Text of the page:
Information science considers the relationships between people, places and technology—as well as the information or data those interactions yield. It unites a number of interdisciplinary approaches for understanding and shaping a future characterized by pervasively available digital technology. Drawing on knowledge from social science, computer science, data science and the humanities, information scientists support the study and innovation of "socio-technical systems."
In other words, information science takes as a core idea that data are a common denominator for both social and technical systems. By focusing on the transformation of data across systems of people, places, and technology in ways that then make data truly useful and meaningful, students will be in the best possible position to invent what society can do with technology, and what technology can do for society.
The PhD program offers an education that combines training in the liberal arts, empirical investigation and computing knowledge, and incorporates the grant-driven, collaborative "lab model" research that characterizes the natural and engineering sciences.
PhD applicants must:
- Hold at least a bachelor's degree or its equivalent.
- Have an undergraduate GPA of at least 3.2 and graduate GPA of 3.5, if any prior graduate coursework was taken.
- Provide the following documents:
- a CV or resume
- an unofficial transcript from each college or university attended
- scores from the general GRE; international students must also have a TOEFL score of at least 600 (IBT 100)
- three letters of recommendation from people qualified to judge the student's potential for success in graduate school (Note: The most compelling recommendation letters will provide specific observations about the candidate's promise in analytical thinking, oral and written scientific communication, and research and teaching, as well as demonstration of teamwork and collegiality)
- a statement of purpose (two pages maximum) that describes a question, problem or topic in information science the student has a passion to address; explains how the student's previous academic training, professional experience and/or personal passions led them to this question, problem or topic and drew them to this degree program; and identifies the faculty members with whom the student is interested in working and why
- optional: a writing sample in addition to the statement of purpose
We encourage applications from individuals representing the broad range of disciplines that bring fundamental skills and insights to bear on the range of issues related to understanding and shaping a future of information science as envisioned above. However, all students admitted to the program will be expected to develop a breadth of competencies (including empirical, computational and designerly competencies) that are essential to being a researcher in this diverse, interdisciplinary field. One's ability and willingness to expand skill sets should be demonstrated in the statement of purpose.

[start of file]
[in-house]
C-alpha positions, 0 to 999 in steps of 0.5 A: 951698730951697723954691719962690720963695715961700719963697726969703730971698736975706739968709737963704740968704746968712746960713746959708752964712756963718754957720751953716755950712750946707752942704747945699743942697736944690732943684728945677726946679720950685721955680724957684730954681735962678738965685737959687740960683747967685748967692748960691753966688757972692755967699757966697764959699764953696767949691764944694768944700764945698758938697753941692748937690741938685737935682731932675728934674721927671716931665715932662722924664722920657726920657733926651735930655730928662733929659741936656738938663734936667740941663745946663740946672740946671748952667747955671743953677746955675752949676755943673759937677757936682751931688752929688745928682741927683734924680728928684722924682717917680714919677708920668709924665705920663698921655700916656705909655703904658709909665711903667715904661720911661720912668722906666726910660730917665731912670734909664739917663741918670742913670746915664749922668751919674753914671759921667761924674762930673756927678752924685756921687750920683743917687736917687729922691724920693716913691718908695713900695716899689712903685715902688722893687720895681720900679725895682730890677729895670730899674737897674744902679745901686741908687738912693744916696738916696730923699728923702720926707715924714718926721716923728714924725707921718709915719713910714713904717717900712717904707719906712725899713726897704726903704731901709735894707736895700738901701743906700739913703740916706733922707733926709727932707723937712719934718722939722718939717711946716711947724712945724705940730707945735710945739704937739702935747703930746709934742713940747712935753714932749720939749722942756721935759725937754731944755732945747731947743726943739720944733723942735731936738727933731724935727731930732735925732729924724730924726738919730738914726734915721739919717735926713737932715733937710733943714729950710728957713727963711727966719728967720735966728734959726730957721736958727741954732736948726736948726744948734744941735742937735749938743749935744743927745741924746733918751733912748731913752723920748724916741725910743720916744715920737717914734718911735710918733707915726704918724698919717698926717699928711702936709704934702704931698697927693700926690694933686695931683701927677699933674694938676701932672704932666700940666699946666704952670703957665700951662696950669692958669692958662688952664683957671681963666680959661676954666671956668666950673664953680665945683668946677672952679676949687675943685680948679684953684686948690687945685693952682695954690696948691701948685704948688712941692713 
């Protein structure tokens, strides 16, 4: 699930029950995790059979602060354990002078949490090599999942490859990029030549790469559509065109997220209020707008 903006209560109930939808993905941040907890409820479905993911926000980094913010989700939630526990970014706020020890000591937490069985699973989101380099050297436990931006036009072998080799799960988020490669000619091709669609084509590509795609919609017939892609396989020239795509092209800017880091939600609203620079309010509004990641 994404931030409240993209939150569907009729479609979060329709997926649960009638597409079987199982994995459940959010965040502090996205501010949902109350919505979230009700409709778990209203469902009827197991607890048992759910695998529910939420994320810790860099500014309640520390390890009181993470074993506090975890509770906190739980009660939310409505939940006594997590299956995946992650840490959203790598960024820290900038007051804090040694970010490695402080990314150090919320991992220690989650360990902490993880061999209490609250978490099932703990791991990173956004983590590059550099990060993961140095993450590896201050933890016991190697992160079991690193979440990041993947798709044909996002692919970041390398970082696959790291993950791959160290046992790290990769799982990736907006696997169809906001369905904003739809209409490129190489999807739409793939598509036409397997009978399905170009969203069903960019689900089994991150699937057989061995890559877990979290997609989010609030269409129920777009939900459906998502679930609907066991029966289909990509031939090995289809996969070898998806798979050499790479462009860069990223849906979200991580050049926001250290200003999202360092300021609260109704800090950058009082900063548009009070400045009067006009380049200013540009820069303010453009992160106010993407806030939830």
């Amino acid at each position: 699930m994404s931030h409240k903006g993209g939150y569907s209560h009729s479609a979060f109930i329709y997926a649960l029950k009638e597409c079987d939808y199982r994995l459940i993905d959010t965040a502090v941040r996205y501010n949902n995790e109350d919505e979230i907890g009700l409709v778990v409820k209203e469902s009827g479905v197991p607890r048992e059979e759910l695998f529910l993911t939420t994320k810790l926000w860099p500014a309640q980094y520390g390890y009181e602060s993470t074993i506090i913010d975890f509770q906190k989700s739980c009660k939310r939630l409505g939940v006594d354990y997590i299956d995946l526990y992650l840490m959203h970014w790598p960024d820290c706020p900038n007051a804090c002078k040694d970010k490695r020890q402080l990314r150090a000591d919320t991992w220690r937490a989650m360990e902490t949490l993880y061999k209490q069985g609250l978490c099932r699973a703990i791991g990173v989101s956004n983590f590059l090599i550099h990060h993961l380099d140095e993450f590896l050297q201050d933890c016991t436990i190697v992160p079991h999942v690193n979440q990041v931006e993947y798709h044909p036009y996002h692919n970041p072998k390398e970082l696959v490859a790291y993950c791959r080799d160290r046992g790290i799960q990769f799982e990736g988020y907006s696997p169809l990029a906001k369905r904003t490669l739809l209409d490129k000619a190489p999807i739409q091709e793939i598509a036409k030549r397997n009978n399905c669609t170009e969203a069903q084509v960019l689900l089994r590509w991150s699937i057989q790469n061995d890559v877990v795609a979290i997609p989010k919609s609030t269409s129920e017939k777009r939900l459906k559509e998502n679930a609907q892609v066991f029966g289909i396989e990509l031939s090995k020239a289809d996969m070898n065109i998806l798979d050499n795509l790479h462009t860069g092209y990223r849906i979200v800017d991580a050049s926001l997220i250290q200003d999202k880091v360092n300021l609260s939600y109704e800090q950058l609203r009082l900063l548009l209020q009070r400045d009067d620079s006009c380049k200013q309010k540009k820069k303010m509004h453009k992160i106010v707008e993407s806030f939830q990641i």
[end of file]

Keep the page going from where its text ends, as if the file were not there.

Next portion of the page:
For review and decision purposes, students are required to upload an unofficial copy of their transcript(s) in the online application. We require one copy of the scanned transcript from each undergraduate and graduate institution attended. This includes community colleges, summer sessions and extension programs. While credits from one institution may appear on the transcript of a second institution, unofficial transcripts must be submitted from each institution, regardless of the length of attendance and whether courses were completed.
Failure to list and submit transcripts from all institutions previously attended is considered a violation of academic ethics and may result in the cancellation of admission or dismissal from the university.
Only after a student is recommended for admission will they need to provide official transcripts.
Graduate advising is available by phone (303-492-7977), email (email@example.com) or in person (Hellems 96D).
Required Courses and Credits
|INFO 7000||Introduction to Doctoral Studies in Information Science||3|
|INFO 6101||Theories and Concepts in Information Science||3|
|INFO 6201||Interdisciplinary Ways of Knowing||3|
|INFO 6301||Computation for Research in Information Science||3|
|INFO 6401||Information and Ideas in Design Disciplines||3|
|INFO 65XX||Methods in Information Science 1||3|
|INFO 6500||Information Science Seminar (six 1-credit sessions)||6|
|Twelve credit hours of graduate-level elective coursework must be taken. Elective specialization courses can be within or outside of INFO, under the guidance of the student's advisor and committee.||12|
|Total Credit Hours||36|
Multiple 5000- and 6000-level methods courses will be offered that offer deep dives into various quantitative, qualitative and mixed methods in information science. Students must take one methods course in addition to INFO 6201 to fulfill the core requirements.